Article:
So much for the attack-free convention. When the Republicans promised that no part of the four-day program would be devoted to slamming Al Gore, it sounded disingenuous, and it was. Naturally, after Dick Cheney's "it's time for them to go" shtick last night, one of W.'s spokesman insisted to a reporter, presumably with a barely straight face, that the keep-it-positive pledge hadn't been violated, that the speech only drew "contrasts ... but far more respectfully than typical politicians." That's what they all say. It's negative advertising when the other guy does it. When you do it, it's "comparative." Ugh.
Cheney's speech, which as these things go was OK--not great, not bad, didn't hurt Bush, can't believe it helped him too much except with the red-meat-eaters--raised an interesting issue: To what extent should Gore run as Clinton 2.0? Does the president's personal baggage convey enough that the veep should cut his losses, cast himself as his own man, and forego whatever credit he'd get for good economic times? Or is the reservoir of Clinton nostalgia that people are submerged in--allegedly; do you know a single submergee?--fuel for the Gore campaign, all mentions of Lewinsky, etc., be damned? Put another way, would it be better for the Democrats for Bush to run against Clinton or Gore? The answer, I think, is that Gore alone, as himself, cannot excite the November electorate. Hell, he can't even excite his own base. Way, way back, like a year ago, a former high-ranking statewide official here in Texas, a Democrat, confided to me that he was going to support Bill Bradley in the primary even though he'd been tight with Clinton and Gore in the administration's first term. "Do you know a single Democrat who's jazzed by the thought of voting for Al Gore?" he asked. "He can't win." At the time, within the party this was a sacrilegious view, and it still was when Pat Moynihan said essentially the same thing a few months later, but they were both absolutely right on the facts. I didn't know anyone particularly psyched to vote for him, and I still don't. There's absolutely no enthusiasm for the guy. I thought Nick Lemann's piece in The New Yorker last week made this point very effectively--was there one person quoted, one scene painted, in which you sensed even the slightest devotion to or genuine affection for Gore? (Sloganeers, start your engines: "I still believe in a place called Apathy.")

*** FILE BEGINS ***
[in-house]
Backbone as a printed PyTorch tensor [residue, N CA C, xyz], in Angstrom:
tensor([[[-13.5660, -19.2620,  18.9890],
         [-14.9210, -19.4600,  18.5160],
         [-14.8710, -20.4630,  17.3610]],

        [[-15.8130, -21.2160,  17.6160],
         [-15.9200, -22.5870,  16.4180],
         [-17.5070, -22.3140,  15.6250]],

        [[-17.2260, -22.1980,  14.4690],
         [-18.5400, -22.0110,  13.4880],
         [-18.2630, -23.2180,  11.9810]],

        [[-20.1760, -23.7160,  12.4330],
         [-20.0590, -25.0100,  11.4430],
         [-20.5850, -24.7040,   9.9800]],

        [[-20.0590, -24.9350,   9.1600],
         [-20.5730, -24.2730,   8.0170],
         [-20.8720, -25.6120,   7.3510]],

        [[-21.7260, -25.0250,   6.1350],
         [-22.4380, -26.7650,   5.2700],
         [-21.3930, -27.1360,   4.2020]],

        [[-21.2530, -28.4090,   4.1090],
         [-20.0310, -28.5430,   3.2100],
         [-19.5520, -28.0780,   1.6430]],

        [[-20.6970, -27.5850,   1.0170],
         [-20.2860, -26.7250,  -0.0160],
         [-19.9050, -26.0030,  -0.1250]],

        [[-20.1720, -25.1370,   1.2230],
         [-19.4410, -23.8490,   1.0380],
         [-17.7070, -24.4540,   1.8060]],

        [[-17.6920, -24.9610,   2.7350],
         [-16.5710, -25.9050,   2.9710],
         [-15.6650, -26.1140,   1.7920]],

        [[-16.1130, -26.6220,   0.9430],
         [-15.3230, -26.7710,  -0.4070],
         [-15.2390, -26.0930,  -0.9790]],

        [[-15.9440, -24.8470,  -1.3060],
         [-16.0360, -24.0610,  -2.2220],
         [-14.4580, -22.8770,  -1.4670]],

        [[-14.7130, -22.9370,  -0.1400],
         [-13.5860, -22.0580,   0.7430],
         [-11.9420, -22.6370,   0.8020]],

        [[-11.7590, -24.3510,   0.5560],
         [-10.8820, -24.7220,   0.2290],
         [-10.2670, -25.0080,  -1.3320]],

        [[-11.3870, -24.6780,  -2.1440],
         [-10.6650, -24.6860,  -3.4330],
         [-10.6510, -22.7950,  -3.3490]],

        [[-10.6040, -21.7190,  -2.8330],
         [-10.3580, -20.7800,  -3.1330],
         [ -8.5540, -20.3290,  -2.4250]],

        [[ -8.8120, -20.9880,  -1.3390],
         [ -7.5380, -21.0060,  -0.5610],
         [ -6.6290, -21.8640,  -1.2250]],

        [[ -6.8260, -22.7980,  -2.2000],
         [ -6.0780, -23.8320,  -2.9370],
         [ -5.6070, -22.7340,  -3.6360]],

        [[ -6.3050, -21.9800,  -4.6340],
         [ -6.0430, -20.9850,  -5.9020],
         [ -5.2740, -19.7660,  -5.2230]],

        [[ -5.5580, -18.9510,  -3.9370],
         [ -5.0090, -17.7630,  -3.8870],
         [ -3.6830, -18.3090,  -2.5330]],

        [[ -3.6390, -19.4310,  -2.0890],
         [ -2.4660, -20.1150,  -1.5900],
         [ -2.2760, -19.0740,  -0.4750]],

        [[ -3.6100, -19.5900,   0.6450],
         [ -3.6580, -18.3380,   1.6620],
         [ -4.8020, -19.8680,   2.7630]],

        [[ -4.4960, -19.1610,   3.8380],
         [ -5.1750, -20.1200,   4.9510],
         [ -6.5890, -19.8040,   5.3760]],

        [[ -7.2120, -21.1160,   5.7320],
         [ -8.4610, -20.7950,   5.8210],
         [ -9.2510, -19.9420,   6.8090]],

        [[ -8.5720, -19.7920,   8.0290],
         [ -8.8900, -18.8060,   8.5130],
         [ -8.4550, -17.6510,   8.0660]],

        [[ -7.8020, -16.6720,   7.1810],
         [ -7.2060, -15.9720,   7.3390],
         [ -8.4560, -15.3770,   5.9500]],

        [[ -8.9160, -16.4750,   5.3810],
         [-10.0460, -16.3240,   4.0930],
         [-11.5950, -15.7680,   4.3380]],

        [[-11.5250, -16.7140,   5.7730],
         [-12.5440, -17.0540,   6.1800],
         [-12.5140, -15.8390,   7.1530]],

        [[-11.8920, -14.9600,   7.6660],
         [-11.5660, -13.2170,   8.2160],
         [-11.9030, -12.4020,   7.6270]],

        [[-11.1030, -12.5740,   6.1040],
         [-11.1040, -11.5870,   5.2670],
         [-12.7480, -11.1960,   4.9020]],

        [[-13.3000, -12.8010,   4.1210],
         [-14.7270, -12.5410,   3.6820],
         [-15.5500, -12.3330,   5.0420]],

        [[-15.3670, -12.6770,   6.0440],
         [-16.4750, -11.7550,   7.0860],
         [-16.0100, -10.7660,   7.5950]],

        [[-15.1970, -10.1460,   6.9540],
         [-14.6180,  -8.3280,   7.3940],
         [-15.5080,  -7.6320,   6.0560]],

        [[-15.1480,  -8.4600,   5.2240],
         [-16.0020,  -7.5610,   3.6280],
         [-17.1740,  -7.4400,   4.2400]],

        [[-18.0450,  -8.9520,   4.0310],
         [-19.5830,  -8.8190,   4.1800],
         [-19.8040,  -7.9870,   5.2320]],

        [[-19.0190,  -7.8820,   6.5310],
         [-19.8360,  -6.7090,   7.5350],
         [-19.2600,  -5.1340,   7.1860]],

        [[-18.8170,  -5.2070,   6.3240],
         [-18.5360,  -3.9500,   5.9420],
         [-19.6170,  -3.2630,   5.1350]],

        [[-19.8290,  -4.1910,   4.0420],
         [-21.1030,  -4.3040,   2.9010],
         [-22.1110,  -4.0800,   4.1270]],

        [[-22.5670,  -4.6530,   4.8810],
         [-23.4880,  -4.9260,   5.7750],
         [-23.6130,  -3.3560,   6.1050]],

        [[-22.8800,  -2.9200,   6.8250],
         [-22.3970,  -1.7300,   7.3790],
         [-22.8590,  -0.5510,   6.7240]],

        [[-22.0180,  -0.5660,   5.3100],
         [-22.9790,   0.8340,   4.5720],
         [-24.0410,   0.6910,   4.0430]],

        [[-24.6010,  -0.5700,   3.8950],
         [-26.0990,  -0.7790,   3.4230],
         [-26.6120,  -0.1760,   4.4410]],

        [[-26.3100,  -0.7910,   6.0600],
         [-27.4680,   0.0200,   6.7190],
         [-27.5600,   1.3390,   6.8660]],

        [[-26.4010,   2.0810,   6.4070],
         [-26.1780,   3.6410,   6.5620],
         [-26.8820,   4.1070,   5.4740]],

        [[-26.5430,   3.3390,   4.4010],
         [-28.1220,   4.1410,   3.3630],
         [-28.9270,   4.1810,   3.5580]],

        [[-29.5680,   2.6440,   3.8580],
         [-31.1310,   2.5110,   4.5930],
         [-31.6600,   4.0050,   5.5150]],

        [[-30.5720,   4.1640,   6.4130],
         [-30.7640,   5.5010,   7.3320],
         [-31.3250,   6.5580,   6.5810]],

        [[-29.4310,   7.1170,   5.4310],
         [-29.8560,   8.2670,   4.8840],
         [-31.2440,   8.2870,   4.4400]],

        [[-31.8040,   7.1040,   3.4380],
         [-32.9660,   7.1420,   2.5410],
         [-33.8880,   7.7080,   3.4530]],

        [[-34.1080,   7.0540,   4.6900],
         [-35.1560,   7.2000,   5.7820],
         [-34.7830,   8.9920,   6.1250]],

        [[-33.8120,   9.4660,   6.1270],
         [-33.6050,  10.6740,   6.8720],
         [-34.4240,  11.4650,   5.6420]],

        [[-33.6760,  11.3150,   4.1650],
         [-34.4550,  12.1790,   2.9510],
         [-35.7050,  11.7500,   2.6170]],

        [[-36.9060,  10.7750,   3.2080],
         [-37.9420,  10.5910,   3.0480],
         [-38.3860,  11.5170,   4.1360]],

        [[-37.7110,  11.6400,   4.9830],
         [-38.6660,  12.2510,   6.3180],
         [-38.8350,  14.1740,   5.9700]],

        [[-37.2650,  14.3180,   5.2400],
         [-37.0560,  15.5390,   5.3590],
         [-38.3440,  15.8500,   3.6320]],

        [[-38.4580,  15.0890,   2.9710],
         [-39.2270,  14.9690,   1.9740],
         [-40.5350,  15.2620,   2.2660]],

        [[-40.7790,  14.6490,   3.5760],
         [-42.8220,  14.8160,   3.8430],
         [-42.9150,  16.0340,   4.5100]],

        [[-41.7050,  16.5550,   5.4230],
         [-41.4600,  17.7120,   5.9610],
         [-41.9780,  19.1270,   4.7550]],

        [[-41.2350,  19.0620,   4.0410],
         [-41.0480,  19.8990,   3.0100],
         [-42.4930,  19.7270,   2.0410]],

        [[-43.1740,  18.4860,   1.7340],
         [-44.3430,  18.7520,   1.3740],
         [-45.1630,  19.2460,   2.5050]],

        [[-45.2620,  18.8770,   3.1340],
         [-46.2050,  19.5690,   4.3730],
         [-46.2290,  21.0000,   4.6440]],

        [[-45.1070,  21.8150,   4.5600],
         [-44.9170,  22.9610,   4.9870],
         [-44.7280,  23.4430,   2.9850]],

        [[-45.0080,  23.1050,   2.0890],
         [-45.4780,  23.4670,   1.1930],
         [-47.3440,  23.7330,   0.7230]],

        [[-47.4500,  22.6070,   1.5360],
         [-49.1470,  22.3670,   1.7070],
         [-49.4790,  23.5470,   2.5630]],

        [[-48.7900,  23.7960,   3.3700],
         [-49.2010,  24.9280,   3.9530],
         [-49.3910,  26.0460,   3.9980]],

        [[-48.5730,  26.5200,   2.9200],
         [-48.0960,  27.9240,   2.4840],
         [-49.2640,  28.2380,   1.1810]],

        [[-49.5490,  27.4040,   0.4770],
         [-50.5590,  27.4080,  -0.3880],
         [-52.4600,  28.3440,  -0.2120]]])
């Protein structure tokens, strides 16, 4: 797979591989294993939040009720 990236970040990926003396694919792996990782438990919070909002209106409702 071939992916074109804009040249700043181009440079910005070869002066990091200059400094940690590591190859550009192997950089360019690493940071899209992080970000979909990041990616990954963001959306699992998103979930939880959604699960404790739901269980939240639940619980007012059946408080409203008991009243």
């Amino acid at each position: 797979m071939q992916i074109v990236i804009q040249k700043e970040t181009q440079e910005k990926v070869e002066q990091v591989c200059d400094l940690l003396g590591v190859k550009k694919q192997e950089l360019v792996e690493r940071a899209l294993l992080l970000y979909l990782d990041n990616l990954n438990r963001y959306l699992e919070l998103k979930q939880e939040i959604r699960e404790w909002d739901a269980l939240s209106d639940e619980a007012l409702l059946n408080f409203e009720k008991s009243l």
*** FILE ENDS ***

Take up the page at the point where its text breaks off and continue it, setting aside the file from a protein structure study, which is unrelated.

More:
More fodder for the GOP-hates-gays discussion. Andrew Sullivan's column in the current New Republic notes that Lynne Cheney essentially denied the homosexuality of her openly lesbian daughter, Mary, on ABC's This Week, while Jerry Falwell described Mary's lifestyle as "errant." The question is not whether these two are to be upbraided for their non-compassionate conservatism, but how much and how soon, and whether W. is going to address gay rights, or the shame of the Texas delegation's reaction to Jim Kolbe's speech, or Mary Cheney specifically, in his speech Thursday night. I predict not. Another opening for Gore? Hmm, this is getting interesting.